The currency board system introduced to Hong Kong in the early 1980s has survived worse crises than the collapse of Peregrine, so why should it crumble now? The obvious riposte is because Hong Kong cannot afford to maintain the peg when all around are devaluing with such abandon. But neither could this special administrative region withstand the collapse in international confidence and property values that would flow from devaluation. Hong Kong is damned if it does, damned if it doesn't: damned to recession if it clings to the peg, and to economic oblivion if it dismantles it. Of the two, the former would seem the lesser evil.
Even so, the damage involved in maintaining the peg under present circumstances is obviously bad enough. Part of it is a plummeting stock market, for if the currency cannot respond to the pressures around it, something else has to give.
The biggest danger would appear to be that of recessionary conditions sweeping from Hong Kong into China. That would make present guesses about the damage crisis in the Far East is doing to the world economy look worryingly optimistic. Add to this growing signs in the US of political opposition to the International Monetary Fund's package of aid to the region, and to the top-ups being handed out like confetti by the US, and the situation begins to look very serious indeed.
No wonder policy makers and bankers are looking anxiously around for signs that the contagion sweeping South-east Asia might spread to other emerging markets too. The parallels between Latin America, Eastern Europe, the Indian sub-continent, even Russia, and the stricken economies of the Far East, are obvious and many. In all these regions, growth has been heavily dependent on foreign capital, attracted in by tales of fabulous returns and limited currency risk.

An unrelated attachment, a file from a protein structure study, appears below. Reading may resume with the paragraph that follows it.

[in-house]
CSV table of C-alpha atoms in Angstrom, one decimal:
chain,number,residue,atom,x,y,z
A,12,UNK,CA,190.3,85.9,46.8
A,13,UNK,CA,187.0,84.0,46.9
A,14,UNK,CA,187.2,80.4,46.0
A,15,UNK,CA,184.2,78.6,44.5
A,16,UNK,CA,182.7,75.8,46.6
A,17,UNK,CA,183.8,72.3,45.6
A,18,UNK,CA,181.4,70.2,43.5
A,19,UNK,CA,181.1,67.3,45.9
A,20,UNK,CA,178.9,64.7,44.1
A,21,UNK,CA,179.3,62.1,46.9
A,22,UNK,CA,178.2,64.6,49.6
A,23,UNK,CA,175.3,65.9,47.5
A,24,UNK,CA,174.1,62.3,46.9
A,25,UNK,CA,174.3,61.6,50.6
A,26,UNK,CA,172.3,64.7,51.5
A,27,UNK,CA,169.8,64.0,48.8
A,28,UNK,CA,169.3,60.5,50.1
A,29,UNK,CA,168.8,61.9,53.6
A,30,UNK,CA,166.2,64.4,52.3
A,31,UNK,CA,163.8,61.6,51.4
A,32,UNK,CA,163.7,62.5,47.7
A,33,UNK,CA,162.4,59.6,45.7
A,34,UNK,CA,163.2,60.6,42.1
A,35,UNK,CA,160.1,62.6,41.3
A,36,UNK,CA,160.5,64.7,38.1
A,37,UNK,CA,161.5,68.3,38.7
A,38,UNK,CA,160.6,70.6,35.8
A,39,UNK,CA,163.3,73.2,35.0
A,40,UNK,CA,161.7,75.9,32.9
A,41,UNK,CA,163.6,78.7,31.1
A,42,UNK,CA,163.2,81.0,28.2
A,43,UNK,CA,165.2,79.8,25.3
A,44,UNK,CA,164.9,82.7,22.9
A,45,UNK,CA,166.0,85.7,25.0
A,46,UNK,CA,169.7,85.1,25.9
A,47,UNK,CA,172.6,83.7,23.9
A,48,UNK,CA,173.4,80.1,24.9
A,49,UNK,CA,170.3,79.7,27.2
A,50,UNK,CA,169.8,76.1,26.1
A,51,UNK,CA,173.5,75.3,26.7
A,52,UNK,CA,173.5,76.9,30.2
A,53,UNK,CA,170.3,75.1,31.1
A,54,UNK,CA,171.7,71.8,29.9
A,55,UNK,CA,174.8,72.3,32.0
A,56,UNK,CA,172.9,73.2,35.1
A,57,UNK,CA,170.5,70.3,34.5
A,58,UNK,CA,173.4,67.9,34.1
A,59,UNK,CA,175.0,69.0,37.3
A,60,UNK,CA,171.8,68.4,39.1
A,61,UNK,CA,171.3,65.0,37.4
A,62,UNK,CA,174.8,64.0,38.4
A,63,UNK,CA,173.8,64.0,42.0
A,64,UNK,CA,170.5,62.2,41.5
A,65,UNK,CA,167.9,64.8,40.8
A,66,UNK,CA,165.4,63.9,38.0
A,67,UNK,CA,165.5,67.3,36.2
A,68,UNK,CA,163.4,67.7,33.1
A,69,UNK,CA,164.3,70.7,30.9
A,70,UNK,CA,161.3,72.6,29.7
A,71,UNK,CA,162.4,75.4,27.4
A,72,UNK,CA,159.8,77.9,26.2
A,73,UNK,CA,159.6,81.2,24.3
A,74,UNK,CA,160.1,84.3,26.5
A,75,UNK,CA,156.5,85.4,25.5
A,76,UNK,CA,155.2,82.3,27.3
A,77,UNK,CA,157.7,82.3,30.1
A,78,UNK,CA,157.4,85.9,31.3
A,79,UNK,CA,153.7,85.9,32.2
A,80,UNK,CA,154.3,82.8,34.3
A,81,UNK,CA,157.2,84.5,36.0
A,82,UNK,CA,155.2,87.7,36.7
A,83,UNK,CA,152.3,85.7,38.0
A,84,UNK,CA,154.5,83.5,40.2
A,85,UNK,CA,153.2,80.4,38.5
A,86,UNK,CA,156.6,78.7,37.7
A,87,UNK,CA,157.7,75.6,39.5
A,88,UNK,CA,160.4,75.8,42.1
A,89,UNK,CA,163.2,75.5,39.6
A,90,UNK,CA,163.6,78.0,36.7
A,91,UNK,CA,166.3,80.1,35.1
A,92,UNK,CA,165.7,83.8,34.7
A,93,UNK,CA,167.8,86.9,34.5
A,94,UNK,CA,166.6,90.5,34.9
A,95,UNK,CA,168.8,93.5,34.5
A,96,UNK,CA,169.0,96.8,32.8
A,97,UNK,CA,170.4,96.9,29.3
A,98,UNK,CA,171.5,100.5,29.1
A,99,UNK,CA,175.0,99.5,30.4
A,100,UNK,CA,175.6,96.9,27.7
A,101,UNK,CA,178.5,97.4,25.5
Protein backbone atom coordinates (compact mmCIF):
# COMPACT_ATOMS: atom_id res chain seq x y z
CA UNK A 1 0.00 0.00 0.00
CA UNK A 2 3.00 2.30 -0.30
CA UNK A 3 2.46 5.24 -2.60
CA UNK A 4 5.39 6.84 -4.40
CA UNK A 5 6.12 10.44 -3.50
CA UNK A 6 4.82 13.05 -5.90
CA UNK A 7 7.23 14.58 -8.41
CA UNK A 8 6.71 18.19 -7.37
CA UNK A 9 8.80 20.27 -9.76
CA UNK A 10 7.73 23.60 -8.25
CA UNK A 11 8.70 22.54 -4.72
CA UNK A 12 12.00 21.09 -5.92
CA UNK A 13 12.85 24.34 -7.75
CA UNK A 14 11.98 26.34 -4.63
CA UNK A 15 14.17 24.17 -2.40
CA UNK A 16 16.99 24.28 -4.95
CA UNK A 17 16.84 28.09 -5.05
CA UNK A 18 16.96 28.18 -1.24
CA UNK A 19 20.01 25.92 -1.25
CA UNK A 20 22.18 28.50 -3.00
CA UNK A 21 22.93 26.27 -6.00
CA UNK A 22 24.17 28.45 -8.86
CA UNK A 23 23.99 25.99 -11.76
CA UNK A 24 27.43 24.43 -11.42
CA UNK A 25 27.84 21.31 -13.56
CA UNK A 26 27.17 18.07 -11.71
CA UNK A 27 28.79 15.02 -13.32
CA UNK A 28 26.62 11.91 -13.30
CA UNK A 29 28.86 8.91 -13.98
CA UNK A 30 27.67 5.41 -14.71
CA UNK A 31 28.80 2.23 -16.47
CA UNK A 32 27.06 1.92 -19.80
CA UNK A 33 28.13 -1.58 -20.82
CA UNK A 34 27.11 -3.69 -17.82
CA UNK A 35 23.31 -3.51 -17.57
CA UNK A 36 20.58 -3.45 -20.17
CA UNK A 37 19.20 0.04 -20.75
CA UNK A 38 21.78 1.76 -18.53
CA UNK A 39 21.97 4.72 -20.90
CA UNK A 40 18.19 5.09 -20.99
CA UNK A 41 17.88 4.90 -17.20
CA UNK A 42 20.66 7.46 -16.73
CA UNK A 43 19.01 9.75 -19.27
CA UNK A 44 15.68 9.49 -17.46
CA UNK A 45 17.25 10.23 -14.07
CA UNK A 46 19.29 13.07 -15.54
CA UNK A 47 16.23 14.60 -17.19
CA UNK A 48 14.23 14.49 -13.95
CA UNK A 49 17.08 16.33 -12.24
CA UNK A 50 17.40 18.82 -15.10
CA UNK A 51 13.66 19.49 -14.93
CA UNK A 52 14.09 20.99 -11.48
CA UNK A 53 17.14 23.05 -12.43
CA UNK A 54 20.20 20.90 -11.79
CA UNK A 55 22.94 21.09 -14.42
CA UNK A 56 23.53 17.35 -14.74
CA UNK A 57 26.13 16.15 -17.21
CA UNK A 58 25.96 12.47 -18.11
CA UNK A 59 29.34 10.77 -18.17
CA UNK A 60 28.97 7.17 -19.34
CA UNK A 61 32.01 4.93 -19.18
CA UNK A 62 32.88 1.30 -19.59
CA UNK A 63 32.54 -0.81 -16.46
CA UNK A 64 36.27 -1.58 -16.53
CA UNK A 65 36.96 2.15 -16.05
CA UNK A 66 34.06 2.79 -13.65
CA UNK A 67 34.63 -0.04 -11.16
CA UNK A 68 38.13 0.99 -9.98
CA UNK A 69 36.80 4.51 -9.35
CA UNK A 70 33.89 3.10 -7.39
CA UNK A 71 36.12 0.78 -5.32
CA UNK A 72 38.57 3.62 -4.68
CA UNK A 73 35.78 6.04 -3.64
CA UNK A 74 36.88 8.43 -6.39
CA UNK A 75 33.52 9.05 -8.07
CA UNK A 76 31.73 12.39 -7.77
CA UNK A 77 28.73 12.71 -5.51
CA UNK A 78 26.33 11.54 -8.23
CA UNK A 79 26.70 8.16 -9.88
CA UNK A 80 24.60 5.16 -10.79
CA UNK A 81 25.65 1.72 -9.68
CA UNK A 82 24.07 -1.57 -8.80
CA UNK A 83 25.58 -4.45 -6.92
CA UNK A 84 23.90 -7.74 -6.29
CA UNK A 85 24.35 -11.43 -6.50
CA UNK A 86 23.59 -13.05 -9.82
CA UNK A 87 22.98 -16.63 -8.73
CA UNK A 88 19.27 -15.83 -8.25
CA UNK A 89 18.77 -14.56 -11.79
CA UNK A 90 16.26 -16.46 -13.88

A self-feeding emerging markets industry has developed around the business of directing capital into these regions. European bankers last year became the largest group of lenders to the Far Eastern economies, but what they've sunk into the Pacific Rim is modest compared with Eastern Europe and the former Soviet Union. It is also chicken feed set against US investment in Latin America. There is a danger, then, that the speculative bubble of the Tiger economies is just one of many.
For the time being, Wall Street seems determined to turn a blind eye to this possibility. Fears yesterday that Friday's precipitous plunge in the Dow would turn into a rout were eventually vanquished. And to be frank, Armageddon still doesn't look like the most likely outcome. With luck, the bubble is not yet sufficiently far advanced in Eastern Europe, Russia, India and Latin America to be capable of the damage caused in the Far East.
If so, bankers and investors should count themselves lucky, for they now at least get the chance to learn some lessons. One of these is that Eldorado doesn't exist; there is very little that is miraculous in this world, especially when it comes to money. A second is that capitalism needs to be accompanied by democracy and adequate regulation of financial markets and corporate institutions if it is to function effectively. Nobody in their right mind would think of investing in a company in the developed world which didn't file accounts. Why do they feel so inclined to do so when it comes to emerging markets?
Unfortunately, another aspect of capital is that memories tend to be short - about as long as the next leg of the business cycle to be precise. The Far East may have taught bankers to be wary of other emerging markets but, like earthquakes, there will always be speculative bubbles.